Superset: A superset is when an individual does one lifting movement and then immediately does another movement for a different body part. Example: Push ups then right into squats.

Compound Sets: This is when one does two movements in a row for the same body part. Example: Leg curls right into stiff leg deadlifts.

Giant Sets: Giant sets are performed when an individual completes more than two movements in a row without rest. Example: Wide grip pulldowns, crunches, then squat jumps.

Concentric: This is the “positive” movement of the exercise. Example: the curling up when completing a dumbbell curl or the pressing down when completing and tricep pushdown.

Eccentric: This is the “negative” portion of the exercise. Example: straightening the arms after curling them in a bicep curl.

Isometric: There is no movement during and isometric exercise. Example: a plank or a wall sit.

1RM: This is an individual’s one rep max. This is the maximum amount of weight one can lift in a single repetition for a given exercise.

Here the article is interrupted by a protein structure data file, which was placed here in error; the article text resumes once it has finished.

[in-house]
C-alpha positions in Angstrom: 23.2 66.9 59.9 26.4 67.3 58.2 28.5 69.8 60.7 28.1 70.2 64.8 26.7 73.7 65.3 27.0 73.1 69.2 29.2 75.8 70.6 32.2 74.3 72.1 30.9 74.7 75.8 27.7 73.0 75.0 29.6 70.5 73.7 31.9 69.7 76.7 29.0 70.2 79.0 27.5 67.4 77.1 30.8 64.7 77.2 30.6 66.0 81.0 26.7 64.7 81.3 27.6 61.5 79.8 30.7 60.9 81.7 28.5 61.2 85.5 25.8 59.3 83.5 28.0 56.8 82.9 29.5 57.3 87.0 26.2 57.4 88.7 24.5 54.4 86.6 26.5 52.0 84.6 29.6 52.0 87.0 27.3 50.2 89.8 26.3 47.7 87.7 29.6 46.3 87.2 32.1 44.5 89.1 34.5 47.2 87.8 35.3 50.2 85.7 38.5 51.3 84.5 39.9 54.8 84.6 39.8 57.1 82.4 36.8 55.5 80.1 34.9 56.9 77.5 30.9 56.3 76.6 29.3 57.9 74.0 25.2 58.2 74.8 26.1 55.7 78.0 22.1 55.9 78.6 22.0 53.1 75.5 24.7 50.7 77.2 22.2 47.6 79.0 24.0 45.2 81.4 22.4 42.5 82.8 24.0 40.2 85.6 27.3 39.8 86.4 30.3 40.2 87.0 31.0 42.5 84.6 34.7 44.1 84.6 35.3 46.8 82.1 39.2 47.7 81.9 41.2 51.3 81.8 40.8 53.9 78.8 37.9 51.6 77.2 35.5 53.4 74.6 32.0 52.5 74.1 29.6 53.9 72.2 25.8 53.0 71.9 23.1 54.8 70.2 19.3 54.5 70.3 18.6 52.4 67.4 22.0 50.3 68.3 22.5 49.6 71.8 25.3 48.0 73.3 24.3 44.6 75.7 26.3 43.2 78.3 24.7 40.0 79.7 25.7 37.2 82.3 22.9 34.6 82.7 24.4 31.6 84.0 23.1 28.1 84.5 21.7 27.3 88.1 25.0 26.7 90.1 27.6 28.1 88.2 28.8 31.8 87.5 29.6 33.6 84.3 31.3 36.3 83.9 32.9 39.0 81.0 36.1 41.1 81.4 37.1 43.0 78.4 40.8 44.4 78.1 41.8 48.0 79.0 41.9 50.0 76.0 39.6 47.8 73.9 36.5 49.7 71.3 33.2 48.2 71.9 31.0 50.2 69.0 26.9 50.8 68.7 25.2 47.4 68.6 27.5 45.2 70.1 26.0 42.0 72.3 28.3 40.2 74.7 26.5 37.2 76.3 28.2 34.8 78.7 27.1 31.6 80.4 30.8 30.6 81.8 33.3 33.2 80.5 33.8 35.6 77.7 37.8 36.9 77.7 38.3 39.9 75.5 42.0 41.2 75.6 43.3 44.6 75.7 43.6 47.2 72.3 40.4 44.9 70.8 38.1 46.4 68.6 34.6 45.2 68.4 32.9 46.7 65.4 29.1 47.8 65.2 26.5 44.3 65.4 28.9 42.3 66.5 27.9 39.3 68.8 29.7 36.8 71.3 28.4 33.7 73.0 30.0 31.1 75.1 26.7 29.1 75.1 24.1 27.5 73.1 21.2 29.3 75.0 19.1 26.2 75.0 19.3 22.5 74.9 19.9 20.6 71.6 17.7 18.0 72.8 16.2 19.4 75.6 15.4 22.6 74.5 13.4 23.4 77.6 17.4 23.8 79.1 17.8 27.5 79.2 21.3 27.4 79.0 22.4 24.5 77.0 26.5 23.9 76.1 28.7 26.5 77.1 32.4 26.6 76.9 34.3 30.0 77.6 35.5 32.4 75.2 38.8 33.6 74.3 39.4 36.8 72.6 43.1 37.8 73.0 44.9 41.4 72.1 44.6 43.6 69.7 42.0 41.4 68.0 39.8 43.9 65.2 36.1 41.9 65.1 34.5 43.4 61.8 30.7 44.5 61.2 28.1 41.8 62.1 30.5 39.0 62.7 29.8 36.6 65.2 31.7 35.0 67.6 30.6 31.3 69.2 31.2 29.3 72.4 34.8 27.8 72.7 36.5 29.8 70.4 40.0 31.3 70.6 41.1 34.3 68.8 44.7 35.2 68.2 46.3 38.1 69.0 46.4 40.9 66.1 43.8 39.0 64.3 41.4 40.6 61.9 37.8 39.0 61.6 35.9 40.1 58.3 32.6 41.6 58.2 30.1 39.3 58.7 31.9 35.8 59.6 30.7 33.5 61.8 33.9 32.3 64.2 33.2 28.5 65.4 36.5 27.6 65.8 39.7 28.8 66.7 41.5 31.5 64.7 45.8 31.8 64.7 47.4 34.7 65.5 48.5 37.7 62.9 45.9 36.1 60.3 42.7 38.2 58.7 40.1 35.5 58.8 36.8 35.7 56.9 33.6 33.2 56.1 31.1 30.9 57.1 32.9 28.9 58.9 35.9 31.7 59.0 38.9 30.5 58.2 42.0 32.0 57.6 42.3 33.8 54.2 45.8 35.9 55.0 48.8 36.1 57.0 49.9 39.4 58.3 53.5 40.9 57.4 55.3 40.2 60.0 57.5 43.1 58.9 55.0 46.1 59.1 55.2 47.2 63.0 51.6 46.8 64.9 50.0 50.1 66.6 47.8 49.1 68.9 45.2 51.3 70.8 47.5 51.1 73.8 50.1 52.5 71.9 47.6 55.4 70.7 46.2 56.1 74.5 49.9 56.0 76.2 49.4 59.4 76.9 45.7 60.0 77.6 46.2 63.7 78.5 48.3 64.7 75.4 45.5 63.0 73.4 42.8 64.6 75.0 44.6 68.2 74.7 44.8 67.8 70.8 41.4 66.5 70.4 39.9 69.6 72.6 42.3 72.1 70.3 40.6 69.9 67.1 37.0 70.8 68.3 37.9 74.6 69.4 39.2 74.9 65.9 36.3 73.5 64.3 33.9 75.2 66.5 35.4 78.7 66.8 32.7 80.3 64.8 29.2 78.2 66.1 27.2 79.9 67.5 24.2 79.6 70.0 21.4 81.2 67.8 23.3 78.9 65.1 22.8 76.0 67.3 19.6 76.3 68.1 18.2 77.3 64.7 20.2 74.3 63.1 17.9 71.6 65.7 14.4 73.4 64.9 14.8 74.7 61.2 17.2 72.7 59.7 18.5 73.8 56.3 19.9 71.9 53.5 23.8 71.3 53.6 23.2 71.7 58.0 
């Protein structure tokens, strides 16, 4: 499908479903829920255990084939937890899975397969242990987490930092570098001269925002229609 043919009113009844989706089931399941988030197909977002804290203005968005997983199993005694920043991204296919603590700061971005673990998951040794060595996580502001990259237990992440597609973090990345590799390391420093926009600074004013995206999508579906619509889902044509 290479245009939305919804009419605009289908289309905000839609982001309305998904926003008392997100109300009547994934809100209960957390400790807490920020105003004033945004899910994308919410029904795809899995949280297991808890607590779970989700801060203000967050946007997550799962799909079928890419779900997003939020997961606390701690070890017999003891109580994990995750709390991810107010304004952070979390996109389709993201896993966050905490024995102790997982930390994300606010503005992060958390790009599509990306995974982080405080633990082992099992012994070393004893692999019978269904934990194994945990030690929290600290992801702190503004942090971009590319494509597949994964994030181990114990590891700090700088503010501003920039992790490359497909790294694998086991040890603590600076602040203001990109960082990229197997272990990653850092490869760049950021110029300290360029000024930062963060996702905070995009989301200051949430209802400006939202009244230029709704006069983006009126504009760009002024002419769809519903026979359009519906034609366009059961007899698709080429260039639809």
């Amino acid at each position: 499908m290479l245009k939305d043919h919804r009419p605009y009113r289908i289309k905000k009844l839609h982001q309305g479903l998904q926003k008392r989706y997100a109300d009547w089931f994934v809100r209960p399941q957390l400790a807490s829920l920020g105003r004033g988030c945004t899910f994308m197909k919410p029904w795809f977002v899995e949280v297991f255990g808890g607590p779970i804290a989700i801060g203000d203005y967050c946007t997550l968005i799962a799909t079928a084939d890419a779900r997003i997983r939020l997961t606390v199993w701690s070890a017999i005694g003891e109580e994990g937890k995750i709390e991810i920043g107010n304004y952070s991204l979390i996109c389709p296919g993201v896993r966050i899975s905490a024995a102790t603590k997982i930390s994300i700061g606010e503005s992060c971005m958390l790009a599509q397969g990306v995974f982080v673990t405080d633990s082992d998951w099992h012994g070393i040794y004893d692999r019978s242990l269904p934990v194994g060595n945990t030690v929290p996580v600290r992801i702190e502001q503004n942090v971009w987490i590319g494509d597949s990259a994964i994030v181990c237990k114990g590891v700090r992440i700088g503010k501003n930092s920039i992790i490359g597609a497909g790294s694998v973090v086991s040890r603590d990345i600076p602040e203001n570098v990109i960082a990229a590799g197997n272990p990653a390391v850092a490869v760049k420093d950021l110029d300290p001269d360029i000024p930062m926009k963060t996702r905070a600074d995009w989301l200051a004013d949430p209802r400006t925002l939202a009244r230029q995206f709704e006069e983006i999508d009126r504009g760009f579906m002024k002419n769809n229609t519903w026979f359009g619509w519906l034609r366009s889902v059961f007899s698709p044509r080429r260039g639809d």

Drop sets: This is when an individual will take the amount of weight they are lifting and lower it by a percentage in order to complete more reps. Example: Bench press 100lbs for 10 reps then drop the weight 20% for 10 more reps.

Forced Reps: These are reps that require a spotter-someone to help watch your form and lift the weight for you if you can not. A forced rep would require the spotter to help the individual lift the weight once he/she feels they have reached failure in order to get more reps.

Plyometrics “plyos”: a type of exercise training that recruits the fast twitch muscle fibers the body uses for explosiveness and heavy lifting. Often times one thinks of jumping when it comes to plyos. Plyometrics can also be done for the upper body. Push ups, barbell curls, pull ups, push press and various other upper body movements can be done with the plyometric style.

Cardiovascular Exercise – 3 Reasons To Get Your Heat Pumping

Cardiovascular Exercise – 3 Reasons To Get Your Heat Pumping